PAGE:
OCR Interpretation


New Ulm review. (New Ulm, Brown County, Minn.) 1892-1961, April 05, 1922, Image 7

Image and text provided by Minnesota Historical Society; Saint Paul, MN

Persistent link: https://chroniclingamerica.loc.gov/lccn/sn89081128/1922-04-05/ed-1/seq-7/

What is OCR?


Thumbnail for 7

CHILD TRAINING.
I was in a barber's chair recently
when a young married man came in.
He is one of tfre kind called "a good
mixer" all of the barbers called him
by his first name. He told a few stories
loud enough so that everyone in the
shop could get, as he called it "an ear
ful." His only child is not very old
but when praising "the kid" nearly
every other word was mixed with pro
fanity in order to give, according to
his idea, greater force.
Finally one of the barbers asked him
if the child could swear as fluently
as his dad and I was simply dumbfound
ed at the expression of pride when he
told of how the little fellow had cussed
his grandmother the previous day.
Then one of the barbers told of his
little daughter who rode to and from
school dail in a bus. He boasted that
none of the boys who made the trip
daily with her, could "hold a candle
to her" in the line of profanity and he
seemed to think it showed brilliancy,
especially did he seem to think it very
smart when he told of how she would
swear at her mother when things did
not go to suit her.
Had I not known these men and their
badly trained children were the ex
treme exception and not the rule, I
could not have refrained from a most
emphatic expression of my opinion.
I realized, however, that to have
expostulated would have called down
a flood of profanity and the jeers of
the crowd, who, with but one exception
appeared to enjoy it all as a good joke.
The exception was the negro boot
black, who could not avoid an expres
sion of horror His children are regu
lar attendants at school and Sunday
School.
"Train up the child in the way he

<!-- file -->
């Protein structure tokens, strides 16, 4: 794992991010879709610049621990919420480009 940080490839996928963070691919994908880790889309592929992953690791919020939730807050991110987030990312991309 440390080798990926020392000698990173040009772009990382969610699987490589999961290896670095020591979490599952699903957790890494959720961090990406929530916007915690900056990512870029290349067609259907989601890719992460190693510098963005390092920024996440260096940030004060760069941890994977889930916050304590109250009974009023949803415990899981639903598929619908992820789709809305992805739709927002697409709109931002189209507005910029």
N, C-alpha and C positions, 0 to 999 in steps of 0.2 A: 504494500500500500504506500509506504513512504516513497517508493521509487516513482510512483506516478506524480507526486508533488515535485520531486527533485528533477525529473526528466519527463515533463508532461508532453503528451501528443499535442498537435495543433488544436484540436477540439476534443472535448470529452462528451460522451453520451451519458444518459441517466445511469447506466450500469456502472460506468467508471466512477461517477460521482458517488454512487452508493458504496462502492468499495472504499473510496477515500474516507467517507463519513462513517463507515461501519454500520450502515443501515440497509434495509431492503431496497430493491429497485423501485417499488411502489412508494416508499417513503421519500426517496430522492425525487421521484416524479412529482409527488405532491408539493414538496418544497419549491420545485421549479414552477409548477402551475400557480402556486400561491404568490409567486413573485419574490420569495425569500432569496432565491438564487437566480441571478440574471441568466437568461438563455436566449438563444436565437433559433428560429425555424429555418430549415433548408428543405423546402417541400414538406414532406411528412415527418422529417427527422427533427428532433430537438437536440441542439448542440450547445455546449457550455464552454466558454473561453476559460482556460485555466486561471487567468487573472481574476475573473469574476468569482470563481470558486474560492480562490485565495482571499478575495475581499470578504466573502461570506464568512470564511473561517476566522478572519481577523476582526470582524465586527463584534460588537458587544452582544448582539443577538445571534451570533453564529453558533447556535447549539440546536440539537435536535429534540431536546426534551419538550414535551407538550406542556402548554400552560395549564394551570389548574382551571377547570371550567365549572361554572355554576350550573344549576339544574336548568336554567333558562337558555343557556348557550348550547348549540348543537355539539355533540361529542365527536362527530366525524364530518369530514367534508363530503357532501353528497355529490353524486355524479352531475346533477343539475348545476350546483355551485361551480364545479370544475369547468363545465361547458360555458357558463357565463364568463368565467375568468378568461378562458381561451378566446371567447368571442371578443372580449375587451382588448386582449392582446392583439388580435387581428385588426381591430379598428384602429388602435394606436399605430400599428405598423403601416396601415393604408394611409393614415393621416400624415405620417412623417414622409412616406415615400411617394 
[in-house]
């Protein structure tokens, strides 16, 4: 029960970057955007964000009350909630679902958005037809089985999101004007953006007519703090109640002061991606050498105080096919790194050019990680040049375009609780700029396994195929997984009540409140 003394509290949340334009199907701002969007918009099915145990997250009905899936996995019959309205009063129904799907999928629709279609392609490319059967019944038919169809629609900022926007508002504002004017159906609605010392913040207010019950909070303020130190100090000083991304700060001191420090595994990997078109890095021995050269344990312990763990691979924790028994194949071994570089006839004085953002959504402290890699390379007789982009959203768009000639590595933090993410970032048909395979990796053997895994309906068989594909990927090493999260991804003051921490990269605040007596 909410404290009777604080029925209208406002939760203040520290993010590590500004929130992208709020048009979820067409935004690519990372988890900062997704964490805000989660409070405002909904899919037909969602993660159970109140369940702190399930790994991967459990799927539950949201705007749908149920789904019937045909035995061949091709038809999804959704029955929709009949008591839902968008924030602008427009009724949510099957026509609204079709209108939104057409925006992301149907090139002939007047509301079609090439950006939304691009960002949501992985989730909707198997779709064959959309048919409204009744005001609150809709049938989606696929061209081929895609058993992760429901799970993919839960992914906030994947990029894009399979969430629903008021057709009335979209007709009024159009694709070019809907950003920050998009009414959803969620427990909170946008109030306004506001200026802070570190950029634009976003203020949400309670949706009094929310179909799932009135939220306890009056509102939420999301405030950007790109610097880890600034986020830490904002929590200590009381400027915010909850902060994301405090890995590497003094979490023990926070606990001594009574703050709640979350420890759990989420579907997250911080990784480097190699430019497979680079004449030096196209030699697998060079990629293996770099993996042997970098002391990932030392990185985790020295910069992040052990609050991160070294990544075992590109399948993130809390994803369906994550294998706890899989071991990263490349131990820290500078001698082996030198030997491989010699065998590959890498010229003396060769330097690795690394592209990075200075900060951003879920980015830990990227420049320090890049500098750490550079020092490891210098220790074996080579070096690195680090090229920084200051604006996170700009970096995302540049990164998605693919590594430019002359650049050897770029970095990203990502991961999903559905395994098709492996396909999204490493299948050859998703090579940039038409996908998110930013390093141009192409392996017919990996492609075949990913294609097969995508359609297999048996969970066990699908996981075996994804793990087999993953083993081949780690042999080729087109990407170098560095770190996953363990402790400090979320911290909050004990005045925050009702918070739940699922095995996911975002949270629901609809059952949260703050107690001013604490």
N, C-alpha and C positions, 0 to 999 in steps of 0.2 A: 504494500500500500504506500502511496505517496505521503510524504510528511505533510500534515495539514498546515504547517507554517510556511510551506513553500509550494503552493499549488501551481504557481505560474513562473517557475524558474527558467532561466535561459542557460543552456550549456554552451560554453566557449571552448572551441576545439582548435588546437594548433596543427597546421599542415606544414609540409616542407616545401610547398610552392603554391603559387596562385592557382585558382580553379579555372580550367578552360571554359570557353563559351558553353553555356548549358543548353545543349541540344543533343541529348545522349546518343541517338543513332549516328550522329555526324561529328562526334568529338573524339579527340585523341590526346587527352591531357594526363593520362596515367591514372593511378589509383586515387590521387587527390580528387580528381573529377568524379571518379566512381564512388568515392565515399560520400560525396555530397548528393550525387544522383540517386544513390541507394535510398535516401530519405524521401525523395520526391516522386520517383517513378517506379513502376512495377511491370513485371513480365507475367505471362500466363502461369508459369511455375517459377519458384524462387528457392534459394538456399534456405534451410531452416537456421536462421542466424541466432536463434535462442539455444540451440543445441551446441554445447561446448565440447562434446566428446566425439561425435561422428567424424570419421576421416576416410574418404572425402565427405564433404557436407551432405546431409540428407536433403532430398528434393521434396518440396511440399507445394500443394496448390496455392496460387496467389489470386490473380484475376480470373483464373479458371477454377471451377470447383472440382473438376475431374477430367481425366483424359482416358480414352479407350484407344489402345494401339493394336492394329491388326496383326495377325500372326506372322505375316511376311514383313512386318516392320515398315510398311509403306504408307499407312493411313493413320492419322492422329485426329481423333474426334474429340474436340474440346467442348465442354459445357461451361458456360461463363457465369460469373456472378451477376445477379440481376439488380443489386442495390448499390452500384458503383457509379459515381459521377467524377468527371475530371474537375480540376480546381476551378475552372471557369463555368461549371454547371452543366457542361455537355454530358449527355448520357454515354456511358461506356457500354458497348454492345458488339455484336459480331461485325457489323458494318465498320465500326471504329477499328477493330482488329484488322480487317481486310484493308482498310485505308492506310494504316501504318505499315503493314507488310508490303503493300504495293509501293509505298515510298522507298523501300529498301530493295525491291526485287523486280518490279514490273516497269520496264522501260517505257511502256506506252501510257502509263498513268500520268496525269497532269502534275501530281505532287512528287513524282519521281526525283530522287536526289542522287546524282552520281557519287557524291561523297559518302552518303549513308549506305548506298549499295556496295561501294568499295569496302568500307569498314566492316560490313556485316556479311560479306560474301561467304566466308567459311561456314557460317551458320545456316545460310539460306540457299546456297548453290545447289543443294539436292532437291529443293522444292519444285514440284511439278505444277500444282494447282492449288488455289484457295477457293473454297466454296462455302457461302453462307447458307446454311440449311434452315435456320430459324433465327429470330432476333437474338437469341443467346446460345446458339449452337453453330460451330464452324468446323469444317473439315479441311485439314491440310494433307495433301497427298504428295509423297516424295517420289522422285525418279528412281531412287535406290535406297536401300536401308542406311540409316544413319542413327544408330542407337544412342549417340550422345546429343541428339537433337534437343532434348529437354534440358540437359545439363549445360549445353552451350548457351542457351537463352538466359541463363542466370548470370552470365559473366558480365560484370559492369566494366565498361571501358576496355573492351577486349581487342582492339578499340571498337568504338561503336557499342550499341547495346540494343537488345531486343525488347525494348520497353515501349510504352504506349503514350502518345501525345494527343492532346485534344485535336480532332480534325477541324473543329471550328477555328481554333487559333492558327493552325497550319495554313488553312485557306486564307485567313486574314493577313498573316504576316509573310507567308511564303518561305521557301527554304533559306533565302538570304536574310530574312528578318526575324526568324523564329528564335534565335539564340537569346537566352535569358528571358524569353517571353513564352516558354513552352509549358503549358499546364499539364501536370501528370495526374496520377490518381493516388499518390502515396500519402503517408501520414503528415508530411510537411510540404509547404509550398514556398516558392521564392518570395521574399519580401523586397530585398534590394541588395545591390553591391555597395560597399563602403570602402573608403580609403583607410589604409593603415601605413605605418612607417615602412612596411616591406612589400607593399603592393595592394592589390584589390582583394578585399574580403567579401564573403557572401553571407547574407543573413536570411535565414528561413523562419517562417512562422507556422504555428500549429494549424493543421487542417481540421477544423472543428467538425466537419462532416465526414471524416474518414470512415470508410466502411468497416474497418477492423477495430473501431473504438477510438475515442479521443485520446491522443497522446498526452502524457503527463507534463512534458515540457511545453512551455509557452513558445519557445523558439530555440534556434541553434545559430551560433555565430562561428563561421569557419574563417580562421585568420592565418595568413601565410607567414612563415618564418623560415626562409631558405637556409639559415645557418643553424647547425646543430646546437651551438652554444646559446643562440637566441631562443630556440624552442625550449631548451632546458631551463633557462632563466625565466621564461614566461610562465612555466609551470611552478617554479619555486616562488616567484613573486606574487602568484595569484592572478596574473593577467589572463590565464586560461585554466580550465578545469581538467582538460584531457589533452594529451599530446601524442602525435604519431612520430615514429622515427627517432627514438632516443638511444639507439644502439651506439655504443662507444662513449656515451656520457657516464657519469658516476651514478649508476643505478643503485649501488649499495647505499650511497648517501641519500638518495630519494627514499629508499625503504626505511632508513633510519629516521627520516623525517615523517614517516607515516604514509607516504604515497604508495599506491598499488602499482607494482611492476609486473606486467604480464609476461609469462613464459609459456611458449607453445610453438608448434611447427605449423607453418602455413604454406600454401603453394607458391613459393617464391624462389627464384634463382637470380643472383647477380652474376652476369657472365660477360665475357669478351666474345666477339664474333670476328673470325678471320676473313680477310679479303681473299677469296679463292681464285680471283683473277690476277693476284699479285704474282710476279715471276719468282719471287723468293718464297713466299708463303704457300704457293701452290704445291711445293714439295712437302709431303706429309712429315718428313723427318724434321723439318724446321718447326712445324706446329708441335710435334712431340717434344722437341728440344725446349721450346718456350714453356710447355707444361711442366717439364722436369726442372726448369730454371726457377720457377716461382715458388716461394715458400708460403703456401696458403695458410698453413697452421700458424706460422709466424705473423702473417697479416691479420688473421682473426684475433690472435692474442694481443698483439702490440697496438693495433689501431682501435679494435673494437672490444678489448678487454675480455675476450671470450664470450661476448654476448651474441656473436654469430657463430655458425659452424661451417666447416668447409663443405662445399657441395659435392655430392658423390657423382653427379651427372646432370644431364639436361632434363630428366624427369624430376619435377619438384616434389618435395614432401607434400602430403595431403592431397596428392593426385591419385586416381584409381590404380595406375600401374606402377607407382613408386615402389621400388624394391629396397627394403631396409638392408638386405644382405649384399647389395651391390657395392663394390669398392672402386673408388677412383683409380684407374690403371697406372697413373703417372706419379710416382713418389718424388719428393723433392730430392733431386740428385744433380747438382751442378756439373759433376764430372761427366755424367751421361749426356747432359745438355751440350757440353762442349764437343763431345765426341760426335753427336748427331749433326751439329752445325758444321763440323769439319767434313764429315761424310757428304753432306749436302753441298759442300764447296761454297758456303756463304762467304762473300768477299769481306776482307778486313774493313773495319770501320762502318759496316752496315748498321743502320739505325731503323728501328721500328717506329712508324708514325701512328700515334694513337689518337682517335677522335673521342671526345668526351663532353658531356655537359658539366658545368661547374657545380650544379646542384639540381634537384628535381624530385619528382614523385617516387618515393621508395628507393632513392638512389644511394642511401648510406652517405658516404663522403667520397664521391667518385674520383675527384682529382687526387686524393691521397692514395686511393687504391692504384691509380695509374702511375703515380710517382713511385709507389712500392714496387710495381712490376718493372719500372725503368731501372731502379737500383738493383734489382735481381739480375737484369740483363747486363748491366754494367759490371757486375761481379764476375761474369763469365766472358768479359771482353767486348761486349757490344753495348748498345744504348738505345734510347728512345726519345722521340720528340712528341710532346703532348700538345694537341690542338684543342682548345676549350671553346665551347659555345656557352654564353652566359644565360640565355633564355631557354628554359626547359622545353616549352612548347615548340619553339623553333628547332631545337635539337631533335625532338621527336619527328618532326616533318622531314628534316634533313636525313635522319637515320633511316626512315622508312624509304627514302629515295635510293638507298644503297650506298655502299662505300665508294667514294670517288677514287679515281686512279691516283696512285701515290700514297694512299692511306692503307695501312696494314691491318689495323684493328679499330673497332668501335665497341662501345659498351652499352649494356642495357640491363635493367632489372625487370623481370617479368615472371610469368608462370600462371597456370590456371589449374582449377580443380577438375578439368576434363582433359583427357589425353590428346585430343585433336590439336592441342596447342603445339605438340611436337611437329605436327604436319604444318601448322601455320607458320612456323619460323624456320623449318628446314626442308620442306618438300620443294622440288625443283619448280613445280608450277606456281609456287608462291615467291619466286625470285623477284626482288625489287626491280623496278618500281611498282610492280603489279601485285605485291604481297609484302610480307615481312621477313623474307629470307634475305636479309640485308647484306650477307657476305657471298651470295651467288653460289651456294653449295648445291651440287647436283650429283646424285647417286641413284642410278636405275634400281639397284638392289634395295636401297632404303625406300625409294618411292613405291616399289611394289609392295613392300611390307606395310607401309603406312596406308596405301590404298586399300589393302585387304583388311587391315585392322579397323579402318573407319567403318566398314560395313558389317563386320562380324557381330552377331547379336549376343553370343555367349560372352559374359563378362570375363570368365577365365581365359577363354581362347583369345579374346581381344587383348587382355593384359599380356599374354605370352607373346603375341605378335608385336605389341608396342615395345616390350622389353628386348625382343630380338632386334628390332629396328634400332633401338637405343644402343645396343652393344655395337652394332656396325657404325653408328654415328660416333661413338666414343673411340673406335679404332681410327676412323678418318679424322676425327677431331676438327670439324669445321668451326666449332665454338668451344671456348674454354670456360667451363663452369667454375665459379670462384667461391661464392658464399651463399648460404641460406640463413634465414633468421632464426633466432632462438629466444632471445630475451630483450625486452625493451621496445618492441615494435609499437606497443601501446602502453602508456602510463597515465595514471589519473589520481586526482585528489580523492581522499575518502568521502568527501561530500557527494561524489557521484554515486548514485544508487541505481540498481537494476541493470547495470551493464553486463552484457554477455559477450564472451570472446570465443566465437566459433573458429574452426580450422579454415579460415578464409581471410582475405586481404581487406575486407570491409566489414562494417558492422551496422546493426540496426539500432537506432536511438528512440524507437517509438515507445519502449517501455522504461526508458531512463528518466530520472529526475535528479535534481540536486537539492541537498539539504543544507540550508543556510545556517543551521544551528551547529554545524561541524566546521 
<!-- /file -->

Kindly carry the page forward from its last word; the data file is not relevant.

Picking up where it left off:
should go and in his old age he will not
depart from it," is as true today as it
was two thousand years ago. The
responsibility of parents is great and
the training of the child must begin
in the parent. The famous Dr. Holmes
was once asked "When should the train
ing of a child begin" and he promptly
answered "At leas.t two hundred years
before it is born."
I wish that every young man and
every young woman could read the
articles which the famous Professor
Wigam has been writing for Physicala
Culture Magazine during the past year.
These articles give a clean cut
scientific basis for hereditary traits,
habits, characteristics and physical as
well as mental conditions of the off
spring.
Early training and environment may
jjwvatly change inherited tendencies but
the weakness or strength will reappear
in future generation and thus the good
that men and women do will live after
them. By first training yourself
OBITUARY
J. B. ARNOLD
J. B. Arnold of whose death men
tion was briefly made last week died
of anemia with which he had been a
sufferer for a number of years. De
spite his illness he followed his trade
sas tinsmith up to a few weeks previous
'to his death. John Bernard Arnold
was born in Germany in 1847 and
came to America with his parents
when he was two years of age, first lo
cating in Wisconsin. He came to
New Ulm in 1869 and shortly thereaf
ter entered into the hardware and
tinsmith business. In 1871 he was
united in marriage to Rose Wiede
mann who passed away in 1874. A-
,*-*.
HOME HEALTH CLUB
EDITED BV DAVID H. REEDER, LAPORTE, INDIANA
Eat More Bread
you can train your children into habits
of natural living and good morals.
The old saying was that many
children turn out to be a great disap
pointment to their parents but I like
the new way of putting it best. Many
parents turn out to be a great disap
pointment to their children.
CLUB NOTES.
MRS. J. H. T. of Iowa writes:
Dear Doctor Reeder: Did you ever
suffer with insomia and if so how did
you get relief? I am one of the vic
tims and if I owned one thousandth
part of the sheep I have counted I
would sell them all and give you a few
paltry million if you would cure me
Please tell me something to do besides
counting, for the more I count the far
ther away I get from sleep. Mother
says that just before time to get up
I curl up like a cat, quit counting and
kicking and sleep like a dead man.
ANSWER: It's a bit out of the
ordinary, but you have answered your